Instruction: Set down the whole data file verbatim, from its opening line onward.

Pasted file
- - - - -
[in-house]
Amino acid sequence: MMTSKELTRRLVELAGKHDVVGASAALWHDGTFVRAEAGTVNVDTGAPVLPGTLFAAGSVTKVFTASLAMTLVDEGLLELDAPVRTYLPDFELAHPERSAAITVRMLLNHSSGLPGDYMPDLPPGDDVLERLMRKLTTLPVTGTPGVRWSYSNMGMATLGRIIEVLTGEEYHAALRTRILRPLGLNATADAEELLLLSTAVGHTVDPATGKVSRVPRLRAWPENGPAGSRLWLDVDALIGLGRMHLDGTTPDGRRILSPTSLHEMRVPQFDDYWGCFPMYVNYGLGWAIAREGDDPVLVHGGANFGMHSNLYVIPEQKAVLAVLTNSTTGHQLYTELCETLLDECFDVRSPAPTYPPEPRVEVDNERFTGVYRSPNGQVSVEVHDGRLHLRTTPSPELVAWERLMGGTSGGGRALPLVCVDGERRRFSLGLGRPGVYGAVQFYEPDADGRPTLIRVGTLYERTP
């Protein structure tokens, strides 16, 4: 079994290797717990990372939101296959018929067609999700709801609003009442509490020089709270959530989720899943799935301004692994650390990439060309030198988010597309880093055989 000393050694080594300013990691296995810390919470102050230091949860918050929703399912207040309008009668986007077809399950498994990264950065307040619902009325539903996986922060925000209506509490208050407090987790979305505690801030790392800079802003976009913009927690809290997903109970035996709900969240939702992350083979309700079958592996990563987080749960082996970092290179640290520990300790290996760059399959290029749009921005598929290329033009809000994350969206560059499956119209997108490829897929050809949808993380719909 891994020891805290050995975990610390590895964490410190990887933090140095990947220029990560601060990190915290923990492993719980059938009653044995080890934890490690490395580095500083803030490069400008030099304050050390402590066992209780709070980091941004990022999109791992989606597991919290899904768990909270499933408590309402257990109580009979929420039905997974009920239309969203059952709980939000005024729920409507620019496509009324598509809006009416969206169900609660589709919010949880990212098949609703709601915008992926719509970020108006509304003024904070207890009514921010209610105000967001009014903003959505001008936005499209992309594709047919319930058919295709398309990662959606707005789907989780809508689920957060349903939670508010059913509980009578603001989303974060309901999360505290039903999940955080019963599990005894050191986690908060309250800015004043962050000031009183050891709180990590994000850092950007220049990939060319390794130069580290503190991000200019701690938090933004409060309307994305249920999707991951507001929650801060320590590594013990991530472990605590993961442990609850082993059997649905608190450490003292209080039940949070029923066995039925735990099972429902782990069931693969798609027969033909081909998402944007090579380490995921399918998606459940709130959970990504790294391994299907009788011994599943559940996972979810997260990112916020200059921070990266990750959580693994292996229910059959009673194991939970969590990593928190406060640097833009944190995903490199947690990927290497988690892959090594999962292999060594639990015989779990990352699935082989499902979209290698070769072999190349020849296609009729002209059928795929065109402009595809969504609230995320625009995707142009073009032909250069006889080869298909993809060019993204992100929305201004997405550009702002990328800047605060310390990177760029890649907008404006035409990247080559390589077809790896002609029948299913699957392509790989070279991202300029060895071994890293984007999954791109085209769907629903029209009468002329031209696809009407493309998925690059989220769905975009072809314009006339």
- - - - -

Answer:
[in-house]
Amino acid sequence: MMTSKELTRRLVELAGKHDVVGASAALWHDGTFVRAEAGTVNVDTGAPVLPGTLFAAGSVTKVFTASLAMTLVDEGLLELDAPVRTYLPDFELAHPERSAAITVRMLLNHSSGLPGDYMPDLPPGDDVLERLMRKLTTLPVTGTPGVRWSYSNMGMATLGRIIEVLTGEEYHAALRTRILRPLGLNATADAEELLLLSTAVGHTVDPATGKVSRVPRLRAWPENGPAGSRLWLDVDALIGLGRMHLDGTTPDGRRILSPTSLHEMRVPQFDDYWGCFPMYVNYGLGWAIAREGDDPVLVHGGANFGMHSNLYVIPEQKAVLAVLTNSTTGHQLYTELCETLLDECFDVRSPAPTYPPEPRVEVDNERFTGVYRSPNGQVSVEVHDGRLHLRTTPSPELVAWERLMGGTSGGGRALPLVCVDGERRRFSLGLGRPGVYGAVQFYEPDADGRPTLIRVGTLYERTP
């Protein structure tokens, strides 16, 4: 079994290797717990990372939101296959018929067609999700709801609003009442509490020089709270959530989720899943799935301004692994650390990439060309030198988010597309880093055989 000393050694080594300013990691296995810390919470102050230091949860918050929703399912207040309008009668986007077809399950498994990264950065307040619902009325539903996986922060925000209506509490208050407090987790979305505690801030790392800079802003976009913009927690809290997903109970035996709900969240939702992350083979309700079958592996990563987080749960082996970092290179640290520990300790290996760059399959290029749009921005598929290329033009809000994350969206560059499956119209997108490829897929050809949808993380719909 891994020891805290050995975990610390590895964490410190990887933090140095990947220029990560601060990190915290923990492993719980059938009653044995080890934890490690490395580095500083803030490069400008030099304050050390402590066992209780709070980091941004990022999109791992989606597991919290899904768990909270499933408590309402257990109580009979929420039905997974009920239309969203059952709980939000005024729920409507620019496509009324598509809006009416969206169900609660589709919010949880990212098949609703709601915008992926719509970020108006509304003024904070207890009514921010209610105000967001009014903003959505001008936005499209992309594709047919319930058919295709398309990662959606707005789907989780809508689920957060349903939670508010059913509980009578603001989303974060309901999360505290039903999940955080019963599990005894050191986690908060309250800015004043962050000031009183050891709180990590994000850092950007220049990939060319390794130069580290503190991000200019701690938090933004409060309307994305249920999707991951507001929650801060320590590594013990991530472990605590993961442990609850082993059997649905608190450490003292209080039940949070029923066995039925735990099972429902782990069931693969798609027969033909081909998402944007090579380490995921399918998606459940709130959970990504790294391994299907009788011994599943559940996972979810997260990112916020200059921070990266990750959580693994292996229910059959009673194991939970969590990593928190406060640097833009944190995903490199947690990927290497988690892959090594999962292999060594639990015989779990990352699935082989499902979209290698070769072999190349020849296609009729002209059928795929065109402009595809969504609230995320625009995707142009073009032909250069006889080869298909993809060019993204992100929305201004997405550009702002990328800047605060310390990177760029890649907008404006035409990247080559390589077809790896002609029948299913699957392509790989070279991202300029060895071994890293984007999954791109085209769907629903029209009468002329031209696809009407493309998925690059989220769905975009072809314009006339």